Episode 11

David D. Perrodin

My dear fellow applied linguistics researcher friends…

At the end of Episode 10, I asked you to stay tuned for the next episode when I would share with you the challenges of putting more of ME into my academic writing. So, here we go….

I will be the first to admit that my writing still often lacks my ‘voice,’ and sometimes, my writing sounds a bit sterile. I learned how to write academically in a very traditional manner. I remember the ‘do’s and don’ts of academic writing’ being drilled into my mind by academic writing teachers and research supervisors. Like, never use personal pronouns in academic writing; passive voice is perfectly acceptable in abundance; or always begin your research article with a sentence such as “This research focuses on….”

Then three years ago, when I began my Ph.D. journey, I was exposed to a new way of thinking about academic writing. I realized that adding my voice and personalization into my manuscripts helps me connect with the reader and helps the readers connect with my topic. I found that breaking old writing habits can only be done by writing. Thankfully, I have a Ph.D. supervisor who continually reminds me that my paper is still a bit too heavy and that it still lacks my voice.

To be honest, some days, while I am writing, I feel like I am in the original Twilight Zone. I imagine Rod Serling (if you do not know who he is, then I suggest you watch one of the original 1959-1964 episodes) telling me to

Unlock this door of more personal academic writing with the key to your voice. Beyond the door is another dimension: a dimension of your voice, a dimension of your creativity, a dimension of your originality. You’re moving away from a land of sterile heavy academic writing to a land of more reader-focused personalized writing. You’ve just crossed over into… the Personalized Academic Writing Zone.

Then there are the days when I listen to Queen. I remind myself that “I want to break free” from impersonal academic writing habits—[Sorry for the television and music cultural references. I just had a birthday at the beginning of November, so I am feeling a bit nostalgic. Hence my Ron Serling and Queen references]. In my search for a better understanding of personalizing my academic writing, I came across a wonderful book by Professor David M. Schultz. In Eloquent Science, Professor Shultz stated that,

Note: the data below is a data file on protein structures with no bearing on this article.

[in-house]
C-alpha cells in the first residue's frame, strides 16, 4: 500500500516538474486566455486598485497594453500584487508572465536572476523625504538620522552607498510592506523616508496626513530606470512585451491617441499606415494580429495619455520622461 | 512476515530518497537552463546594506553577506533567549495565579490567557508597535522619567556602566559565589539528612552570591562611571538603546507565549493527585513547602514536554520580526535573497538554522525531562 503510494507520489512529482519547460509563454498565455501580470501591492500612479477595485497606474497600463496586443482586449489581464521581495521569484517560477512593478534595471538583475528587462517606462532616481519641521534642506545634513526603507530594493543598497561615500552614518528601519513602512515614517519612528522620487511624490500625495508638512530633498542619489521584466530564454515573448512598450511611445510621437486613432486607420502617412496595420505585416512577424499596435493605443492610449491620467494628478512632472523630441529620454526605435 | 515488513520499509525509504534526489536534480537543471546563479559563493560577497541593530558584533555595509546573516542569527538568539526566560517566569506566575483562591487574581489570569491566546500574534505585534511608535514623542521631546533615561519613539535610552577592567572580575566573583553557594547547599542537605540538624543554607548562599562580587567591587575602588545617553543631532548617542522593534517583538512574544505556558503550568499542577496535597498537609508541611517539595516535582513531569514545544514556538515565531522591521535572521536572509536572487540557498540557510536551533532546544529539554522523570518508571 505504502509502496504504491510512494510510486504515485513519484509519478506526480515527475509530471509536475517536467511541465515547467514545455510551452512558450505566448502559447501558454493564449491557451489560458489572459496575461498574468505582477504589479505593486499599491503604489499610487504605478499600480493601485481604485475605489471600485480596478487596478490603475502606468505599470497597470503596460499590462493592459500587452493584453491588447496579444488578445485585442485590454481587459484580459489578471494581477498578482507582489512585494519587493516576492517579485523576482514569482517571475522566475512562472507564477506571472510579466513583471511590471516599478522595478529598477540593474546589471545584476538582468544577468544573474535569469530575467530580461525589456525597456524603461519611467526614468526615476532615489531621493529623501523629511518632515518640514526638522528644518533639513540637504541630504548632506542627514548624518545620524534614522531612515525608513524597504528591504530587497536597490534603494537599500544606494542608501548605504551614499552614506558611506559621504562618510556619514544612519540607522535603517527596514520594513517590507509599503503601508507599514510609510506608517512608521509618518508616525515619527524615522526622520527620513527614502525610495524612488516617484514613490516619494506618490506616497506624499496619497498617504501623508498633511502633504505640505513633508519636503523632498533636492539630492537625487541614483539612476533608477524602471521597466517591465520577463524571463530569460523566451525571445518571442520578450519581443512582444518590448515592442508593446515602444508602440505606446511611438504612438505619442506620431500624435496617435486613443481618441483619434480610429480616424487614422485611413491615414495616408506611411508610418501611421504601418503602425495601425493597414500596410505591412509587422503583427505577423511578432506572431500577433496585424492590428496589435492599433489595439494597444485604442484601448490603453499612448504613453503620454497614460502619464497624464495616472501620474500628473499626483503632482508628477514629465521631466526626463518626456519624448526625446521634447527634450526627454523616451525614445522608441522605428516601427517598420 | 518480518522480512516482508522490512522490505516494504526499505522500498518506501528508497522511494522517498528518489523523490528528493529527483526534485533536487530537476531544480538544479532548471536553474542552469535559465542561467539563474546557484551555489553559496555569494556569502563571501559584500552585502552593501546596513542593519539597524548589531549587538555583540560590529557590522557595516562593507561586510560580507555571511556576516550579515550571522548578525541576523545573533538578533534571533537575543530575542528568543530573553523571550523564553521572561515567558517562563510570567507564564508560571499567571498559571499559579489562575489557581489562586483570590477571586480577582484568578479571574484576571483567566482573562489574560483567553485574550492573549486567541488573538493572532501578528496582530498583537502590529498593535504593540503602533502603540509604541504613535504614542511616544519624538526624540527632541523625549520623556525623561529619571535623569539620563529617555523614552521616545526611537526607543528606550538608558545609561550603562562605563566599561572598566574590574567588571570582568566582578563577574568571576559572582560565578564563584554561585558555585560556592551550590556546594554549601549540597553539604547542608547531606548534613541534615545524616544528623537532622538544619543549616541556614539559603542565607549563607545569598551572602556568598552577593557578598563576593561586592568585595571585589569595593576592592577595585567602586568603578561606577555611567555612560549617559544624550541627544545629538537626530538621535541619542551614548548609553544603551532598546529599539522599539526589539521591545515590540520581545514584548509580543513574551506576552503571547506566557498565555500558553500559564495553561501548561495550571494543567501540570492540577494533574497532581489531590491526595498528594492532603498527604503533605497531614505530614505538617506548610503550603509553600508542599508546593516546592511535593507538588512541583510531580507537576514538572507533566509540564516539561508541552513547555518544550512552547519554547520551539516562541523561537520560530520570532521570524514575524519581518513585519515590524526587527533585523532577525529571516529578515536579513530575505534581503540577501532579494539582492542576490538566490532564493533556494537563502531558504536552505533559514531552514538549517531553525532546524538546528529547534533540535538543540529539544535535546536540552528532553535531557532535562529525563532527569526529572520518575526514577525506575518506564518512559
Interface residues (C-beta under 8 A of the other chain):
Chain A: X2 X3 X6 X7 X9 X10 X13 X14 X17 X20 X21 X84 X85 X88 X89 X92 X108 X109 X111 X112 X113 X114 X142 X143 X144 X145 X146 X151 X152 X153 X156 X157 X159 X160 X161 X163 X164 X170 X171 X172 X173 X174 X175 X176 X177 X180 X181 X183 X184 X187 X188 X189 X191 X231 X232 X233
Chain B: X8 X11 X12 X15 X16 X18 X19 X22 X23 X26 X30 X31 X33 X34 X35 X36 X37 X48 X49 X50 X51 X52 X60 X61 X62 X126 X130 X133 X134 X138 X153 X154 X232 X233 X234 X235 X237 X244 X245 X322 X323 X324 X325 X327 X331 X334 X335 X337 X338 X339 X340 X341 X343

The hunt for new knowledge excites us. We may even think something that no one has ever thought before. But, when we write or speak, we fail to convey our enthusiasm and to personalize our science within a proper context. Purging our personalities from our work sterilizes it. We scientists individually need to find our voices, our creativity, and our originality.

This quote has never rung truer within the heart and mind of a writer. I am currently in the process of writing an academic manuscript, and I am personalizing the text. My ‘voice’ will be communicated in my current article.

I promise myself daily that I will continually improve my ability to communicate my research objectives and my research findings in my writing. I believe my research is necessary, and what better way to disseminate the results from my studies than to speak with my voice, the voice of the reader.

Stay tuned for the next episode of ‘From the Mind of a Developing Researcher,’ when I will share with you the challenges of using descriptive STATISTICS! STATISTICS! STATISTICS!

References

  1. American Psychological Association. (2019). Publication Manual of the American Psychological Association (7th Edition). American Psychological Association.
  2. Deacon, J. (1984). I want to break free. [Song recorded by Queen]. On The Works. EMI Records (UK) – Capitol Records (US).
  3. Schultz, D. M. (2009). Eloquent Science: A Practical Guide to Becoming a Better Writer, Speaker, and Atmospheric Scientist. American Meteorological Society.
  4. Serling, R. (Executive Producer). (1959-1964). Twilight Zone [Television series]. https://www.imdb.com/title/tt0052520/
  5. Swales, J. M., & Feak, C. B. (2012). Academic Writing for Graduate Students: Essential Tasks and Skills (3rd ed.). University of Michigan Press ELT.
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